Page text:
Artscape

ARTSCAPE
5:09 pm
Sun February 20, 2011

"Next to Normal" tackles tough subject of mental health with lighthearted song and dance

Alice Ripley and Jeremy Kushnier in the national tour of "Next to Normal." The show is written by Brian Yorkey, who together with composer Tom Kitt pulled off a surprizing win last year of the Pulitzer Prize for drama.
Photo by Craig Schwartz. Courtesy 5th Avenue Theatre.

Bipolar disorder has been the inspiration for many artists and many works of art…from the movie A Beautiful Mind to Sylvia Plath's autobiographical novel, The Bell Jar

Now it's showing up in a musical, called "Next to Normal." 

Ten years ago, the production had its genesis at The Village Theater in Issaquah.  Now, after numerous revisions, it's back in the Seattle area at the 5th Avenue Theatre.  For the latest in our series ARTSCAPE, KPLU's Bellamy Pailthorp caught up with Bryan Yorkey, the writer of the show, who together with the composer, Tom Kitt, was the surprise winner of last year's Pulitzer Prize for drama.

Read more
Artscape
12:26 am
Mon February 14, 2011

Lakewood Playhouse is young actor's theatrical break

Actor Jeffrey Alan Smith is the lead in "My Name is Asher Lev" at the Lakewood Playhouse.
Courtesy of Jeffrey Alan Smith

Right from the beginning, the Lakewood Playhouse made an impression on Minnesota-transplant Jeffrey Alan Smith.

"When I auditioned for the show, I was kind of taken aback because I’d never seen a theater in a mall."

Yes, a mall, with an Old Navy and a Bed, Bath and Beyond.  But the Lakewood Towne Center also has a 160-seat theater called the Lakewood Playhouse.  And this is where 23-year-old Smith has gotten his theatrical break.

Read more
Artscape
6:55 am
Sun February 6, 2011

A snapshot of local history: the Seattle Camera Club

Sea of Clouds
Dr. Kyo Koike, c. 1922. Gelatin silver print. University of Washington Libraries, Special Collections, UW29042z

They were a dedicated group of mostly Japanese photographers from the 1920s whose work at the time was known all over the world.

But until now, there hasn't been much attention here on the Seattle Camera Club and its style of photography that some academics have dismissed.

A new exhibit opening at the Henry Art Gallery at the University of Washington --  “Shadows of a Fleeting World: Pictorial Photography and the Seattle Camera Club” -- showcases 200 black-and-white and sepia-toned images. Photos of awesome Mount Rainier and delicate ballerinas, such as Anna Pavlova who was visiting from Russia.

Read more
Artscape
7:28 am
Mon January 31, 2011

The Highland bagpipe: "voice" of the local Scottish community

Alexander Schiele leads the Northwest Junior Pipe Band at the Pacific NW Highland Games in 2009
Photo by Weatherly Schiele

Go ahead and joke about the bagpipe: It sounds like a dying cat!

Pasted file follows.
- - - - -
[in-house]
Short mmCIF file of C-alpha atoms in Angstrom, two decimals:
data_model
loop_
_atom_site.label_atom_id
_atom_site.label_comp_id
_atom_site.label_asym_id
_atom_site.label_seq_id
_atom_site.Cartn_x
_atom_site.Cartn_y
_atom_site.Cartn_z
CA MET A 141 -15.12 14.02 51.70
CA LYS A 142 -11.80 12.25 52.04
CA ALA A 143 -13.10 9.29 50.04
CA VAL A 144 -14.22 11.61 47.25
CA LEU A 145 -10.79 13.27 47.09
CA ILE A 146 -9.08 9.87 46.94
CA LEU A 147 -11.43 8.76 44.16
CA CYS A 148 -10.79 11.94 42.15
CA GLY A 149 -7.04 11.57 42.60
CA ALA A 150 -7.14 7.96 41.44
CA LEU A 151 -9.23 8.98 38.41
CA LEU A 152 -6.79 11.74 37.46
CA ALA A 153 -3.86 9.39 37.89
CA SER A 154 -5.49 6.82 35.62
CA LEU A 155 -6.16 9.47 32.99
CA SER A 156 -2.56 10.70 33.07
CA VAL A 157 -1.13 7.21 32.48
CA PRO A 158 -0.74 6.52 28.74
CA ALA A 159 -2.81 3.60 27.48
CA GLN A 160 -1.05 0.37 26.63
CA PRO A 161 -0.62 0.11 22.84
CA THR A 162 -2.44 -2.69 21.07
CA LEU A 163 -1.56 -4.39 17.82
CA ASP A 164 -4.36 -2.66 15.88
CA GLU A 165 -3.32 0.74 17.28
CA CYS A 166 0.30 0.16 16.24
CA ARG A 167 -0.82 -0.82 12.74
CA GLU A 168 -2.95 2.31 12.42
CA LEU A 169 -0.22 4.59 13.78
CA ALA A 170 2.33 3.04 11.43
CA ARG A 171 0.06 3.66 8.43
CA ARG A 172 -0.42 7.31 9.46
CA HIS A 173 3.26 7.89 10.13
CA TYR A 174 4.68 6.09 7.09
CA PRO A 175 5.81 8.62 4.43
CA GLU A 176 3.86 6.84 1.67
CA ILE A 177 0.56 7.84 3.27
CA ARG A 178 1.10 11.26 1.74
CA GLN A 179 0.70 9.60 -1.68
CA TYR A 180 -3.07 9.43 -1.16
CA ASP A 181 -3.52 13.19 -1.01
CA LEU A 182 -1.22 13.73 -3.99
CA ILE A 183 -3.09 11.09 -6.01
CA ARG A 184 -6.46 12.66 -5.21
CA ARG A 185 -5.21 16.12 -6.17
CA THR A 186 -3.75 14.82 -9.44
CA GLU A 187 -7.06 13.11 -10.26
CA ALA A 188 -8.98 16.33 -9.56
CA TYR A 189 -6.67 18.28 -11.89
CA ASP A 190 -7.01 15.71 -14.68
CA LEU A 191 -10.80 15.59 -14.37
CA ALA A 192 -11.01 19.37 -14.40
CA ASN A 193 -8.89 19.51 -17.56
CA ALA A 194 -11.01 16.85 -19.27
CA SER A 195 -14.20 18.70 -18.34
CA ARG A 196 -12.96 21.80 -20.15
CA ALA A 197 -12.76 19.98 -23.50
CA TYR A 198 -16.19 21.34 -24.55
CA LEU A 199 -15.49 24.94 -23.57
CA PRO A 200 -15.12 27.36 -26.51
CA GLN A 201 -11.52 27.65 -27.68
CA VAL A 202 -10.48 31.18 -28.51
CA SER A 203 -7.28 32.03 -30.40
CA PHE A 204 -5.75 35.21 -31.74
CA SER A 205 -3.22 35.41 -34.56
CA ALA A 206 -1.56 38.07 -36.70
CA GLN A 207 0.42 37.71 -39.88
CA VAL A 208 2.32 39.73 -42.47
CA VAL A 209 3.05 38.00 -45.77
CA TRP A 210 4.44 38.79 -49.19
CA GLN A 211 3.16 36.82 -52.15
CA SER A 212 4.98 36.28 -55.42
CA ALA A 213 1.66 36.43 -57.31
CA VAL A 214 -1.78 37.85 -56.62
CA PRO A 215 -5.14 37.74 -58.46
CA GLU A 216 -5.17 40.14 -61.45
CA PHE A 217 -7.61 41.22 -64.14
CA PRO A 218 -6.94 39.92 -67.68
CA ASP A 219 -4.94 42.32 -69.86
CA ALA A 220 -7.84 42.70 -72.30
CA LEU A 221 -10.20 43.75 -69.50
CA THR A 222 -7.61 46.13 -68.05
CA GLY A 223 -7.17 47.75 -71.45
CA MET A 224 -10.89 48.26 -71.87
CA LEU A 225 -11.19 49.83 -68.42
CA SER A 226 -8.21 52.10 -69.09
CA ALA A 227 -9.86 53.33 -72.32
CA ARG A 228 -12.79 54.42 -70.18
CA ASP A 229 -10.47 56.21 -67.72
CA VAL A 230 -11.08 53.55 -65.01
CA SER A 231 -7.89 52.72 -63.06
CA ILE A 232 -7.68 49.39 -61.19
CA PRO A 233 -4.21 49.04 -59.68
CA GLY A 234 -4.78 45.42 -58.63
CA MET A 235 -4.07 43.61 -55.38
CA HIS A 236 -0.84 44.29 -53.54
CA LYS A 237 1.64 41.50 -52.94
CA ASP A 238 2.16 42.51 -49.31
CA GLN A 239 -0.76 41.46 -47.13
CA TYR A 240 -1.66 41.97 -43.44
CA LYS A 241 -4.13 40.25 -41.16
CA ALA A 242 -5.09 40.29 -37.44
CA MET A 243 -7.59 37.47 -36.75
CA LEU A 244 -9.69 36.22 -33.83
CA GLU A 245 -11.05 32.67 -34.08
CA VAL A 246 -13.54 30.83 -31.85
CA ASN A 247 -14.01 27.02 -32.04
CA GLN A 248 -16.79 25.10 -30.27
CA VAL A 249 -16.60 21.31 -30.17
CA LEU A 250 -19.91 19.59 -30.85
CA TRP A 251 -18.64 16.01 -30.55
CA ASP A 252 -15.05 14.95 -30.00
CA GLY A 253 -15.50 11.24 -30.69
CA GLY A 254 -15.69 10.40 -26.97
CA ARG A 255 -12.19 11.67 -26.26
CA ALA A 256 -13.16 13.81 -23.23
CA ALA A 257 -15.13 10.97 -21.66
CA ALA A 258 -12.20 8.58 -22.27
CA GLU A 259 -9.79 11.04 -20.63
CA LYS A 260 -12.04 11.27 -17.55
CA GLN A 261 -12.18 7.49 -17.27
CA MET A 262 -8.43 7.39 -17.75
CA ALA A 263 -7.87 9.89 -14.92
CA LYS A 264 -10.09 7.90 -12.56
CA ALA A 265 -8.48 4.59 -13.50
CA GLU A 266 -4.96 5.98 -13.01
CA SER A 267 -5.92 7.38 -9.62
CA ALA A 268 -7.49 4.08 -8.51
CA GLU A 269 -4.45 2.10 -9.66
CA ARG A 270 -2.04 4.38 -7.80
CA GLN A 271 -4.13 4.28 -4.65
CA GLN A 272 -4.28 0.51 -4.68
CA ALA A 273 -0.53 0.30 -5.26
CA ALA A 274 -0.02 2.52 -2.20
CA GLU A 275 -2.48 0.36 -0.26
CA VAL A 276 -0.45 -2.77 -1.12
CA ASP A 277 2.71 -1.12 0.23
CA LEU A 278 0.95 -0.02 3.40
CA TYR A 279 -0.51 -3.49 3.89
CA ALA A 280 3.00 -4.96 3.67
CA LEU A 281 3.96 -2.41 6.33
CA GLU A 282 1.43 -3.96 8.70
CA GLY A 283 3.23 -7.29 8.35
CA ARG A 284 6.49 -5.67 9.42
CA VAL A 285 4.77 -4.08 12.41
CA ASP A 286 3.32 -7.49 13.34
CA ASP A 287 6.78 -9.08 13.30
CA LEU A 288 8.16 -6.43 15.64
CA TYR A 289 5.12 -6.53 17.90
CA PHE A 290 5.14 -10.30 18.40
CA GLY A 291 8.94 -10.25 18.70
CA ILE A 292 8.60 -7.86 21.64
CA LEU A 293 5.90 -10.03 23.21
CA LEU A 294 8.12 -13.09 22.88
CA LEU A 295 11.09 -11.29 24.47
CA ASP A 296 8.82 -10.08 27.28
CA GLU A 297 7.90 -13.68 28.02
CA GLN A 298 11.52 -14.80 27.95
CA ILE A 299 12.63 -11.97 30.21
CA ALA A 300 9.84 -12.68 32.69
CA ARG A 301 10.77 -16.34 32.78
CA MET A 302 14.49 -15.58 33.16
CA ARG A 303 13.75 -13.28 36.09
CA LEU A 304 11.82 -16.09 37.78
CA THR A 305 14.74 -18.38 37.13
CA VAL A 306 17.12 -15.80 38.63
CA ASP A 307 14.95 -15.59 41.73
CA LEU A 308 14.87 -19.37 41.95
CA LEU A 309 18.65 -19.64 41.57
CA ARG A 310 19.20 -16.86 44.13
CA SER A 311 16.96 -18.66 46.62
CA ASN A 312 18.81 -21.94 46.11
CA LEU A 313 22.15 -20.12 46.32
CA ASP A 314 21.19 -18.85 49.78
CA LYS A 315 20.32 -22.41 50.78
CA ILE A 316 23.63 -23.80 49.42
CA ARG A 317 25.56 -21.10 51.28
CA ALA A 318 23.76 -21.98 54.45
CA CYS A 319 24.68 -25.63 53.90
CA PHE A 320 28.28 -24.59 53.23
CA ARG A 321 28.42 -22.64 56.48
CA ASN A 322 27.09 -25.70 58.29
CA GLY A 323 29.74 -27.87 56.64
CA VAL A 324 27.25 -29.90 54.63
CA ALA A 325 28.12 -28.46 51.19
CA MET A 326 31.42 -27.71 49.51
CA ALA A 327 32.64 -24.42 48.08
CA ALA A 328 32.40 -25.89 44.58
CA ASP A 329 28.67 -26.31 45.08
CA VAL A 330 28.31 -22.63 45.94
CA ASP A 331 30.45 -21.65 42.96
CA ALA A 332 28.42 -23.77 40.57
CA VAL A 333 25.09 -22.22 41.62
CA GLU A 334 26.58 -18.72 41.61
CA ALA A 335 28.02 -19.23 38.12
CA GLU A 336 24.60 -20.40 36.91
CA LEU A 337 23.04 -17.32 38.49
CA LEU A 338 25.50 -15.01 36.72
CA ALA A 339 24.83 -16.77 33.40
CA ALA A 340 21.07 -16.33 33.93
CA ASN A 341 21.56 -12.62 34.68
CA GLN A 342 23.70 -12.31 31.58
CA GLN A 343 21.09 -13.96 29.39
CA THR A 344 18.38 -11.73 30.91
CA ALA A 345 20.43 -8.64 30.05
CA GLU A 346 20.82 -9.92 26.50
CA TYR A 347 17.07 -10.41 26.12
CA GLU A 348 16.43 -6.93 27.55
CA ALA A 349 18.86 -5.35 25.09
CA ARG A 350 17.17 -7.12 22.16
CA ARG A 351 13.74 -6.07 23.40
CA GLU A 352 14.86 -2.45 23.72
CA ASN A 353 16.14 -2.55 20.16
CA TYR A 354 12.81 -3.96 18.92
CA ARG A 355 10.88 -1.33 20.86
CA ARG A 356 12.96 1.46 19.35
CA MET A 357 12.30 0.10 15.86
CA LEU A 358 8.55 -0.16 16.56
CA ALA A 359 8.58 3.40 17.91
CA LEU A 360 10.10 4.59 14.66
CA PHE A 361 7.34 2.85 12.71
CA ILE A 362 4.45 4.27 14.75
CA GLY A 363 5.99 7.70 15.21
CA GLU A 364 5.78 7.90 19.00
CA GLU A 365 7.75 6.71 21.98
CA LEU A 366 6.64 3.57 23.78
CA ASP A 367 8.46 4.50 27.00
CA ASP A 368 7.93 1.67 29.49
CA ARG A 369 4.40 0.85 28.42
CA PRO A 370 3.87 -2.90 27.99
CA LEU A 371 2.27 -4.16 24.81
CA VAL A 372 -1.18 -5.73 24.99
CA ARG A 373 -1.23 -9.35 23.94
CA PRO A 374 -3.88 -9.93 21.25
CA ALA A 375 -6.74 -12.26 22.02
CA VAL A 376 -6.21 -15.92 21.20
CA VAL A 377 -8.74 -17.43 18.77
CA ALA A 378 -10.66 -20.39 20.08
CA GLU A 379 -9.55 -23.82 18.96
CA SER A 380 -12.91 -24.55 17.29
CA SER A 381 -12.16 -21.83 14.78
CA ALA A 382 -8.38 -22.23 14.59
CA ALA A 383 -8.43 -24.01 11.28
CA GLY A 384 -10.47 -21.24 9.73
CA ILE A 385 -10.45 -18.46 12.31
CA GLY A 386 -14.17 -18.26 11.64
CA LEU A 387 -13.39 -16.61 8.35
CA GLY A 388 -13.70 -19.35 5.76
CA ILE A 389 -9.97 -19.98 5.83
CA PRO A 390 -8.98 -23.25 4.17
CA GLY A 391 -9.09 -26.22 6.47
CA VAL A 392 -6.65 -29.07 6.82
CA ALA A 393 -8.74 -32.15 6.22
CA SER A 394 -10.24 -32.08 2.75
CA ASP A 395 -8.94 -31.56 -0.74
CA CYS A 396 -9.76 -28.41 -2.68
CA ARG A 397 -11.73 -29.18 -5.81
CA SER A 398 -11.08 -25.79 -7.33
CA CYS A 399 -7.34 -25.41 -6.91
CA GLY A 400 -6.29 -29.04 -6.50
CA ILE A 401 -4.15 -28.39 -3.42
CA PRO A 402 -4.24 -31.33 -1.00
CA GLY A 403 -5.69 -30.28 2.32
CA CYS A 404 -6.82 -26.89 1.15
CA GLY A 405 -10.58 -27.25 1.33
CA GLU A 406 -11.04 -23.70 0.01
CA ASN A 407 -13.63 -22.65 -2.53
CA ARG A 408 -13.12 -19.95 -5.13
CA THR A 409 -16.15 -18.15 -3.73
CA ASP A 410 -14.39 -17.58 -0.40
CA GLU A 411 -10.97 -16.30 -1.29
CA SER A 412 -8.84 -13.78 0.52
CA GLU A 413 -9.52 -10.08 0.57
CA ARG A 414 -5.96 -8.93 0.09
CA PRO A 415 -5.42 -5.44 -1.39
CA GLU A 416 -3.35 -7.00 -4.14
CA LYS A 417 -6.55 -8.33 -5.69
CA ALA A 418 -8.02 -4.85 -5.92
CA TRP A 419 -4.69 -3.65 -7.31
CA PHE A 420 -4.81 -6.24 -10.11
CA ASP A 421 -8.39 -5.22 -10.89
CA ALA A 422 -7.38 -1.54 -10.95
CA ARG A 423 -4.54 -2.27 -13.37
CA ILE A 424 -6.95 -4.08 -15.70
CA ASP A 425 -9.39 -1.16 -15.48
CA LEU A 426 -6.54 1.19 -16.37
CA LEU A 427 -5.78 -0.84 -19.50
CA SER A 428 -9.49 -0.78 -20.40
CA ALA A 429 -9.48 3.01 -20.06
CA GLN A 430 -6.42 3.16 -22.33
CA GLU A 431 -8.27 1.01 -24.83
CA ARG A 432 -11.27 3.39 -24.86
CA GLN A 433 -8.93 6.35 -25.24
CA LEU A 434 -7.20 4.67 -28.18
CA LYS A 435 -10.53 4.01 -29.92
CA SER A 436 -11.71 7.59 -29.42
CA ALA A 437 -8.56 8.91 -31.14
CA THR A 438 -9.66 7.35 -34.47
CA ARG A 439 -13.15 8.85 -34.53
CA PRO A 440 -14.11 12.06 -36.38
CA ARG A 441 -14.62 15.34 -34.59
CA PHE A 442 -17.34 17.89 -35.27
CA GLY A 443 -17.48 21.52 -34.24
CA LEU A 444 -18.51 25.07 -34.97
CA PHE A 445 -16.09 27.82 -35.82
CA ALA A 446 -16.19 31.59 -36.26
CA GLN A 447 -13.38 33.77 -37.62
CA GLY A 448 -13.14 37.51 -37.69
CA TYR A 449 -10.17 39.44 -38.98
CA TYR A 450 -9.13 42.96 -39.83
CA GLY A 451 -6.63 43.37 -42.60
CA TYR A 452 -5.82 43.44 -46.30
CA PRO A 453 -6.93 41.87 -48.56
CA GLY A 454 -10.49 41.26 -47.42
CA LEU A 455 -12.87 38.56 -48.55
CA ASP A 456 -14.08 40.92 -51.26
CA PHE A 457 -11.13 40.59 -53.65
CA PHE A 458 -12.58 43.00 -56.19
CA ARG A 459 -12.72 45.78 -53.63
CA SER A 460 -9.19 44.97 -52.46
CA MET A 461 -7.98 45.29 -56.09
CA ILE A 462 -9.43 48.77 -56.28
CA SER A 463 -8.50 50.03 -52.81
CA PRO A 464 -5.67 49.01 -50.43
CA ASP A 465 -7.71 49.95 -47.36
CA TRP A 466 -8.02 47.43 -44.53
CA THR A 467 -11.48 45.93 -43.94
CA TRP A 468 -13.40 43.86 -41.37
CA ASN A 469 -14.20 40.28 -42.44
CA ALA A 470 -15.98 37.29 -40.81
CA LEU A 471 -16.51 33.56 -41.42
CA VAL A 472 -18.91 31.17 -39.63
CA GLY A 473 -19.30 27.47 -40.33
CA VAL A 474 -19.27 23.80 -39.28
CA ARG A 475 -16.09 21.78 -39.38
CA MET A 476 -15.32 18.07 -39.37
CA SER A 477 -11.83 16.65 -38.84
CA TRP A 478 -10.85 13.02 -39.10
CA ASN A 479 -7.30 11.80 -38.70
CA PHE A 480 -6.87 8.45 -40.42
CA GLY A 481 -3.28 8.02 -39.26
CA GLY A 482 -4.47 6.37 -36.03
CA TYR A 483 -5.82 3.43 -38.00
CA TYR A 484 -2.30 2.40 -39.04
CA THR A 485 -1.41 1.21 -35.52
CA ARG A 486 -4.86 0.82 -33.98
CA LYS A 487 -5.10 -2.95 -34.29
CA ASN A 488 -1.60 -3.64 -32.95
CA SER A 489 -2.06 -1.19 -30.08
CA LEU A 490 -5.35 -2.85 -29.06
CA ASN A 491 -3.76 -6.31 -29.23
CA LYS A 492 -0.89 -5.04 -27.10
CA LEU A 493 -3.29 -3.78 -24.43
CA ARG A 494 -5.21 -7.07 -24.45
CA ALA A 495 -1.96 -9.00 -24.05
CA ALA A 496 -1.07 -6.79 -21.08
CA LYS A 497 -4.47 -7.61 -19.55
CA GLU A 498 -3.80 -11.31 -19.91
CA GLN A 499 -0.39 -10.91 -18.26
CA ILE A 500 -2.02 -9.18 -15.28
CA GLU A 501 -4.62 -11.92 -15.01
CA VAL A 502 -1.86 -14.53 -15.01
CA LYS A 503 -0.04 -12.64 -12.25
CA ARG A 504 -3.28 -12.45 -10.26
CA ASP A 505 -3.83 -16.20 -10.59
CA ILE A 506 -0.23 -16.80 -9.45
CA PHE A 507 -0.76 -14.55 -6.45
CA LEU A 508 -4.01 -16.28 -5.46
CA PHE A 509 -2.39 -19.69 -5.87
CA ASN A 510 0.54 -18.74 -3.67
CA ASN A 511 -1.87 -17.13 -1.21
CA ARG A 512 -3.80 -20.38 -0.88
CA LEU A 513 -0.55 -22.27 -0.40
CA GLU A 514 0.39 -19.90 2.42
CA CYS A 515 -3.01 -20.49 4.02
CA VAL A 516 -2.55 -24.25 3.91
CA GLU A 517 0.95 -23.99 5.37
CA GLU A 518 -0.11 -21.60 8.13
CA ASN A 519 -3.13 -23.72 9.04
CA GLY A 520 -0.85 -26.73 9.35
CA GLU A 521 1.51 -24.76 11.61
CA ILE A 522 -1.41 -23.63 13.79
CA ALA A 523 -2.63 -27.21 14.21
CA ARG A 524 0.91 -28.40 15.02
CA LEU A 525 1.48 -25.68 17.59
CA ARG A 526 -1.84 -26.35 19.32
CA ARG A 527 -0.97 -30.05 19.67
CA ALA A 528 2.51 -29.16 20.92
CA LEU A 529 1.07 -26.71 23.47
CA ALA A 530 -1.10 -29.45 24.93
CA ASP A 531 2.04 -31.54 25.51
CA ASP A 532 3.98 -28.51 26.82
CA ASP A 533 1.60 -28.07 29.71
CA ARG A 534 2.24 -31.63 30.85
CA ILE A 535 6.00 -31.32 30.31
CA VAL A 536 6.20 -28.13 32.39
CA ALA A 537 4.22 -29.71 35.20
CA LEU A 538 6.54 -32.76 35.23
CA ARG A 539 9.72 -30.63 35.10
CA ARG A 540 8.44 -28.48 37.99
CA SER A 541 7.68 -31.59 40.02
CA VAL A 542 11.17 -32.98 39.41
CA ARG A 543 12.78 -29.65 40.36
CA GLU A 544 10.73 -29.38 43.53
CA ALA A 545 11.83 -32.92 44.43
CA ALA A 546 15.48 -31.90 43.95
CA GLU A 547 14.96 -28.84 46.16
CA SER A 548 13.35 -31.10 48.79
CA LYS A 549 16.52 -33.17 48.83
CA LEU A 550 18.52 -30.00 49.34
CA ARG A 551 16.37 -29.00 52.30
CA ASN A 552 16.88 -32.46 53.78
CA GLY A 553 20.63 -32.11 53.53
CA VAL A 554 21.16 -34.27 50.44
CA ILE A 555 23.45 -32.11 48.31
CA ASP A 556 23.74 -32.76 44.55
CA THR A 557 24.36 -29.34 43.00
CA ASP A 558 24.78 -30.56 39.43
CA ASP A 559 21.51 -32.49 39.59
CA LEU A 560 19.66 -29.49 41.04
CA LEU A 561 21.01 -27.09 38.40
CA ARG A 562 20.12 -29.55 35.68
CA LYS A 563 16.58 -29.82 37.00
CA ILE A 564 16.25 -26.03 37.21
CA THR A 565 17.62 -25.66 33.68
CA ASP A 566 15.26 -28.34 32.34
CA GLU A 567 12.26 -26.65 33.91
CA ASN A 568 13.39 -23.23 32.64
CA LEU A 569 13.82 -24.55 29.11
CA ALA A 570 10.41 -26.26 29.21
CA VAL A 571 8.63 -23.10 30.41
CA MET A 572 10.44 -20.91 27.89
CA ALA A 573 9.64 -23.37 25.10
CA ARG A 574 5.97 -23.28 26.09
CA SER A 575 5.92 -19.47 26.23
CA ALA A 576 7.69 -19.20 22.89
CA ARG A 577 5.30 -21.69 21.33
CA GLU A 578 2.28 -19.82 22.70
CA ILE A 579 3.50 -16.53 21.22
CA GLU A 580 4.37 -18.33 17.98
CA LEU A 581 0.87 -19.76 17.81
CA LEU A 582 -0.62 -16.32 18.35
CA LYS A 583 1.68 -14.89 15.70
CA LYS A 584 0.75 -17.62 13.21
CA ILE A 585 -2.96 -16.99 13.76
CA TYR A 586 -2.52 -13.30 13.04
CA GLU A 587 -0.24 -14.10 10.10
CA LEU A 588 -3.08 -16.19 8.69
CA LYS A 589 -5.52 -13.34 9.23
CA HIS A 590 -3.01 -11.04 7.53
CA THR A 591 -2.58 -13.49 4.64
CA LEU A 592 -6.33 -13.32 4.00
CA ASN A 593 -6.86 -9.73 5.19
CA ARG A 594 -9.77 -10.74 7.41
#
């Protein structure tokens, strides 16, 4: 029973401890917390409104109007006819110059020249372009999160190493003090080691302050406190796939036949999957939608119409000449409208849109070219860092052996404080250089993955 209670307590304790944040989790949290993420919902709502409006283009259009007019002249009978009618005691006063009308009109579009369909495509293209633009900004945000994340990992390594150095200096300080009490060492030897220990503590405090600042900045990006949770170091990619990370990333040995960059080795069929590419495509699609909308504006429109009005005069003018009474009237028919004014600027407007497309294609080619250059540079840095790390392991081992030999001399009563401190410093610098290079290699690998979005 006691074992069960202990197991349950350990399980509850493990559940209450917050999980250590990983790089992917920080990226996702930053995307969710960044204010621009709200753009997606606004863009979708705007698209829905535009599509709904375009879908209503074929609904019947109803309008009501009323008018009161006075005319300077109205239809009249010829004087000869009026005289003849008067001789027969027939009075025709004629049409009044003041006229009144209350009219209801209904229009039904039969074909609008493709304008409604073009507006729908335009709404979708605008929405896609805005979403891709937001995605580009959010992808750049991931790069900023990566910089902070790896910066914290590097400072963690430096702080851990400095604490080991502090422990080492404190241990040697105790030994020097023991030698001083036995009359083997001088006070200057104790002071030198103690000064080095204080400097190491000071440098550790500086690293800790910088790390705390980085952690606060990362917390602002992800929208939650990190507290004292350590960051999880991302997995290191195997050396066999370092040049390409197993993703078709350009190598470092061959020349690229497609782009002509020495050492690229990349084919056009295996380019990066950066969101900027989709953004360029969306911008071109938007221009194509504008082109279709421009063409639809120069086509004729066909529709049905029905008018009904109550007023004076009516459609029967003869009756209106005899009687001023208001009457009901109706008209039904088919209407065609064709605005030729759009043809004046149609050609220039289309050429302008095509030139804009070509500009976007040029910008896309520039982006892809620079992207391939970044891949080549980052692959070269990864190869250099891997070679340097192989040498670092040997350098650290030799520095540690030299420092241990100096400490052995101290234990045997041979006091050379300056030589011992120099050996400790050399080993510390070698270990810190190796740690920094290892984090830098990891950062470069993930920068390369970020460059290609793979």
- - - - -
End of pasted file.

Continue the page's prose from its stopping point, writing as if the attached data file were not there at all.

Just don't joke in front of 15-year-old Alexander Schiele. The Snohomish resident plays in two Northwest Highland pipe bands and commutes twice a week to Vancouver, B.C. just to learn from some of the world's best.

Nothing compares to playing the pipes, he says, while rehearsing with the Northwest Junior White Spot United Pipe Band in Shoreline on a recent Sunday night.

Read more
Artscape
10:40 am
Mon January 17, 2011

At Seattle Rep: One chameleon actor, 17 roles

Renata Friedman plays 17 different characters in "The K of D, an urban legend," at Seattle Repertory Theatre
Photo by Chris Bennion

Actor Renata Friedman has a distinct look that sometimes cost her roles when she was in college.

"I wasn’t the traditional cute, beautiful blond girl who would be Juliet or Ophelia. I got cast as Hamlet. And did Richard II. I was always playing men. There were times that I resented that and would have loved to have played a little love story and have a stage kiss," she says.

Read more
Artscape
9:23 am
Sun January 9, 2011

Whim W'him means new, gritty dance

Whim W'him dancers Andrew Bartee and Lucien Postlewaite rehearsing "Monsters."
La Vie Photography

On this morning, Olivier Wevers is playing the role of costume manager, digging into a plastic bag and pulling out a pair of casual tank tops to give to his dancers.

Read more
Artscape
6:56 am
Mon January 3, 2011

Boogie Woogie with a heart

Eric “Two Scoops” Moore is a big, gregarious man who's released seven critically-acclaimed CDs. The Washington Blues Society has honored him with numerous awards. Perhaps more than those accomplishments, the blues musician is better known for his musical spontaneity and his big heart. 

Despite life's challenges and some true hardships, he retains a keen sense of optimism. Flesh eating disease? No problem. His wife Amy's multiple sclerosis?  That's easy. You find out why when you listen to his philosophy. The wild look in his kind eyes starts to tell the story. His uncanny connection with a piano punctuates it.

Read more
Artscape
11:07 am
Mon December 27, 2010